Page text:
With beautiful mid-century architectural bones, this kitchen had plenty to work with. But its ’90s dated look didn’t fit this busy family of four’s, with two active boys and a dog, lifestyle. Stephanie Dyer, of Dyer Studio Inc. took over the project giving it a completely different look and bringing in a lot more functionality for the family.

“They envisioned keeping the same footprint and layout, just updating finishes and adding a counter height seating area,” the designer explained. “The more we evaluated what worked and what could be improved upon, the more they were drawn to the idea of rearranging work stations.” They decided to keep the original u-shaped layout but moved the cooking range to the peninsula and came up with an ingenious idea of placing two sinks in the corner area for better use of the counter space.

The next crucial design element to be implemented was to integrate the space with the other living areas of the home. To do so, Stephanie worked with the cabinet company R. Olson Design to create a custom horizontal walnut grain system that offered extra refrigeration storage, pantry, and an appliance garage. “While the kitchen footprint was an open plan, the tall wall system kept it separate from the living room,” she said. “we made it feel all connected by subtracting a corner of the partition to engage with the side beyond, and connect the social spaces. “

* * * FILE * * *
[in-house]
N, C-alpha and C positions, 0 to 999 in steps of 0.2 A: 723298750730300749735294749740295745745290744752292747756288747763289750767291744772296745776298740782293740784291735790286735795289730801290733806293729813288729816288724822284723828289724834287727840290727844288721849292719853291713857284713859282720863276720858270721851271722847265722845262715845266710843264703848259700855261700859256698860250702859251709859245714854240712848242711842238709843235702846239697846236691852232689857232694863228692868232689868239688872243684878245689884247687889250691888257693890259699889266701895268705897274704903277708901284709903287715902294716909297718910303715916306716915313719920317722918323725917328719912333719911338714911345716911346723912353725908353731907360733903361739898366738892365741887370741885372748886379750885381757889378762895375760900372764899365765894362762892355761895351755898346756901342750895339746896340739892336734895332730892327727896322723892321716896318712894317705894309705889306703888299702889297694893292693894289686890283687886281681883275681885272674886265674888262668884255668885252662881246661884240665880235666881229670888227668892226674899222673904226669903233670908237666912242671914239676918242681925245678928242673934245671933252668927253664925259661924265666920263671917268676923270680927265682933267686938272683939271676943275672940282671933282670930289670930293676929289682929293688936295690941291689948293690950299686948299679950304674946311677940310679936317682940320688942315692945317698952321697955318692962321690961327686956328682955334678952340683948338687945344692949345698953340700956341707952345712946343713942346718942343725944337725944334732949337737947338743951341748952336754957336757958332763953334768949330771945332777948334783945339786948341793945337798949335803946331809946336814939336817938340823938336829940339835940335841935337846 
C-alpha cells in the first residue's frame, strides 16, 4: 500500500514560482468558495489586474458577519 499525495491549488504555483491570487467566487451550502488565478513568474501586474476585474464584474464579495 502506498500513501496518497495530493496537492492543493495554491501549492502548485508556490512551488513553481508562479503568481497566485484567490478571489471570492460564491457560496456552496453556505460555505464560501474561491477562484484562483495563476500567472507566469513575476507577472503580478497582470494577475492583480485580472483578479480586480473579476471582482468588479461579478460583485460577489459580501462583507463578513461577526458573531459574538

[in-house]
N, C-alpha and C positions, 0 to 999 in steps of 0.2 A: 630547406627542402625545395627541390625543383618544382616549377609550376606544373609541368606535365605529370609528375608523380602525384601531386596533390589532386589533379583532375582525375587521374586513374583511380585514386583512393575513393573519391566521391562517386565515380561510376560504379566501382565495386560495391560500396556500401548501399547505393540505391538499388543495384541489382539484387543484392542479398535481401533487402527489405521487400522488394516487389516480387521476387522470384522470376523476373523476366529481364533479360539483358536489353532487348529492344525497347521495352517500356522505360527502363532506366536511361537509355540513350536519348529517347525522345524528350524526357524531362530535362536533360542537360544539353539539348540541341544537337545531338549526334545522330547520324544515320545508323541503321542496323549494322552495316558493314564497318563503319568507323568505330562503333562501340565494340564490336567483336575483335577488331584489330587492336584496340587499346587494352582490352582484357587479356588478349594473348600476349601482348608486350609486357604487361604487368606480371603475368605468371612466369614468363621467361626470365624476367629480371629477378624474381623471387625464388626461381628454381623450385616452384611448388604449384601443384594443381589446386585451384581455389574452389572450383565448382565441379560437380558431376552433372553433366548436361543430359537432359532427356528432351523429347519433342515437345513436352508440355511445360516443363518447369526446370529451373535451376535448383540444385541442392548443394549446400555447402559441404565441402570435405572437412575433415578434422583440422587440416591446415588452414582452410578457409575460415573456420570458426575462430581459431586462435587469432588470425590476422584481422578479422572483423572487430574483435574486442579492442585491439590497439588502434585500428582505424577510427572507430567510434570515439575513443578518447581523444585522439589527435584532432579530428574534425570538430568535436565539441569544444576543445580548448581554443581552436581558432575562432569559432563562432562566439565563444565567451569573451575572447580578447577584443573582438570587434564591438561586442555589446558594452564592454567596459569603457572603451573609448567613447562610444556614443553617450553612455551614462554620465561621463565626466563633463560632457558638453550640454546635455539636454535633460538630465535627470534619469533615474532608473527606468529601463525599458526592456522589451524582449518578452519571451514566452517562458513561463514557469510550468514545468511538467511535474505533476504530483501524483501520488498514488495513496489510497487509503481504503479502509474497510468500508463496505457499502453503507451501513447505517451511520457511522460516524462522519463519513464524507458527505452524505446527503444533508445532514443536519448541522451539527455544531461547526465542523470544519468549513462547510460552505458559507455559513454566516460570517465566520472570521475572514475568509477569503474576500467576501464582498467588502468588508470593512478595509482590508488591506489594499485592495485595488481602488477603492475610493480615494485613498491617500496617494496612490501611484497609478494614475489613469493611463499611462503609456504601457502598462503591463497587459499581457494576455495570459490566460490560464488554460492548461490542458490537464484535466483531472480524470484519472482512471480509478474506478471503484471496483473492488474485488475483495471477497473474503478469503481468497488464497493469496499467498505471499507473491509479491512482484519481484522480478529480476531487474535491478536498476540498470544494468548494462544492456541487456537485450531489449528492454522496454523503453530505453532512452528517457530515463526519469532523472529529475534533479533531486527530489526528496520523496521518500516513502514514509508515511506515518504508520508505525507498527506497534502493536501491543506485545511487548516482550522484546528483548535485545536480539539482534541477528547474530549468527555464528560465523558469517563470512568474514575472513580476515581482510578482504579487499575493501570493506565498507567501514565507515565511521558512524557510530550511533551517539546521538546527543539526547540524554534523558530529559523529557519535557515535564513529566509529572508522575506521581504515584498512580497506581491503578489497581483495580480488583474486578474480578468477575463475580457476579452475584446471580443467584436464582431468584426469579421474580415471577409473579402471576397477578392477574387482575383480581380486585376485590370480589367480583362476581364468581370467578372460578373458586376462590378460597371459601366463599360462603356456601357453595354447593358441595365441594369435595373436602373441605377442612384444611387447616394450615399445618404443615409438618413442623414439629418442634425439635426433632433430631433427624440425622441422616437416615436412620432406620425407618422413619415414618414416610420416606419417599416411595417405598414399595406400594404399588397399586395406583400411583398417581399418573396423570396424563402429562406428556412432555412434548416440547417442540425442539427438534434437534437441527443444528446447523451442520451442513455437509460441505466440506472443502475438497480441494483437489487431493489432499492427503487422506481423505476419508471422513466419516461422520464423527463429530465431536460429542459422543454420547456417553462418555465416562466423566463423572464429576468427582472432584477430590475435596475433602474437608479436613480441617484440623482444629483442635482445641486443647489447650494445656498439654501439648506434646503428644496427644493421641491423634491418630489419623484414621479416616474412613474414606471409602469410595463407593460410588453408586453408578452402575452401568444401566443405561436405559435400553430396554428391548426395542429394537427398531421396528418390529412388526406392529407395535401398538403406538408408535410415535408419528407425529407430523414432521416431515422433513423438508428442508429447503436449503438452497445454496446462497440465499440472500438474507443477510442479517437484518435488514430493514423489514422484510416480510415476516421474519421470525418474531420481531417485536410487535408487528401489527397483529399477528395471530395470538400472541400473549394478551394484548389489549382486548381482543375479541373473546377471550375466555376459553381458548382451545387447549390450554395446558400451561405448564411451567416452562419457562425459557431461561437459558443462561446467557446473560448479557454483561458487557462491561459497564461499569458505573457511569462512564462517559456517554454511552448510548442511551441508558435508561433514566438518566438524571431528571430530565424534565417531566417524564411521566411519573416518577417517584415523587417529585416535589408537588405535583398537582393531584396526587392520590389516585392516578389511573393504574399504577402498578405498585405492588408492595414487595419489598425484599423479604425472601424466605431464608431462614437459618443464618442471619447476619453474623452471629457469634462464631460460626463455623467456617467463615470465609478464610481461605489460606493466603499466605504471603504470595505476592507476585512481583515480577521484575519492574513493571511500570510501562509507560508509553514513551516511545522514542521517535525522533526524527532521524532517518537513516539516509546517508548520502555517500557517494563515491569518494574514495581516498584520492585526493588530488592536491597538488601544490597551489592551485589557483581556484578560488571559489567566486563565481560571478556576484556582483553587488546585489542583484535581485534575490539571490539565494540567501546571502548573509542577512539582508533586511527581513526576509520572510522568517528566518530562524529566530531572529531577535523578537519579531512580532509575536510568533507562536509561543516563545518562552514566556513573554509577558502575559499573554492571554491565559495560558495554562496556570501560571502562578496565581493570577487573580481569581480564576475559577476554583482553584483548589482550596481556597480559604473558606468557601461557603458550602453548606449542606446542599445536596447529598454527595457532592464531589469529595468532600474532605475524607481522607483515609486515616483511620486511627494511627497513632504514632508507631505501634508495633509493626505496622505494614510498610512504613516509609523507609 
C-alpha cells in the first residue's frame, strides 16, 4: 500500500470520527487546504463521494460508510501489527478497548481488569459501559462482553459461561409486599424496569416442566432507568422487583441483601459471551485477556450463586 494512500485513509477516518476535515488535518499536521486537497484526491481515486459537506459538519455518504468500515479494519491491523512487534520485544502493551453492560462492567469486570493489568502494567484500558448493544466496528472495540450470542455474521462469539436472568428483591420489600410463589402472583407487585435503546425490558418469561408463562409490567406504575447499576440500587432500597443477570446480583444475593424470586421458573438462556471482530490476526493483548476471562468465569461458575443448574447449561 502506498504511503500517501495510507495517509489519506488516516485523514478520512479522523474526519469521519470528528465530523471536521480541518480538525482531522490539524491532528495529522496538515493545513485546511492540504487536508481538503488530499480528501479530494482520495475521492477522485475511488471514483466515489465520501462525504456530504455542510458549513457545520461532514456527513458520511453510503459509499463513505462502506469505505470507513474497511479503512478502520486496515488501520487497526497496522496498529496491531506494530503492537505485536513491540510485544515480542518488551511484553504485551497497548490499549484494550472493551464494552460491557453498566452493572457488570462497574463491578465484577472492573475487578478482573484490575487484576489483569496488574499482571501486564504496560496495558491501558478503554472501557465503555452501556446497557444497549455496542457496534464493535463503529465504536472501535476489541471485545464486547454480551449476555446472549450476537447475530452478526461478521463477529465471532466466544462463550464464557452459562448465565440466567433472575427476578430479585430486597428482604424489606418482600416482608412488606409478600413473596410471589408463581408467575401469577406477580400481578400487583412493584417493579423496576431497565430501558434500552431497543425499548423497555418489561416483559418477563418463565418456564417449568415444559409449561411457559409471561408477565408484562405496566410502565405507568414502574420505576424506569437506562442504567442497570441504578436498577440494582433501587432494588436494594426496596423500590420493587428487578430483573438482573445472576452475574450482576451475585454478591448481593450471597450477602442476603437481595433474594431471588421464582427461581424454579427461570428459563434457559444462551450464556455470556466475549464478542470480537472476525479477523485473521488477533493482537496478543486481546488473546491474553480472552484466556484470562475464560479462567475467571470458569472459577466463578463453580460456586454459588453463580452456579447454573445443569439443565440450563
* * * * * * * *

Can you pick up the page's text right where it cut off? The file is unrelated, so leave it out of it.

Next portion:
The finishes were selected with care. The graphic black and white terrazzo flooring by Ann Sacks is beautifully balanced by the rich hue of the walnut cabinetry. Stephanie chose a gray tile, also from Ann Sacks, for the backsplash and early modernist-style sconces from Cedar & Moss. In all, it took three months to complete the kitchen and another two for the dining banquette area. “They gained considerable function, the ability to entertain, and the joy that comes from interacting with a beautiful space,” Stephanie shared.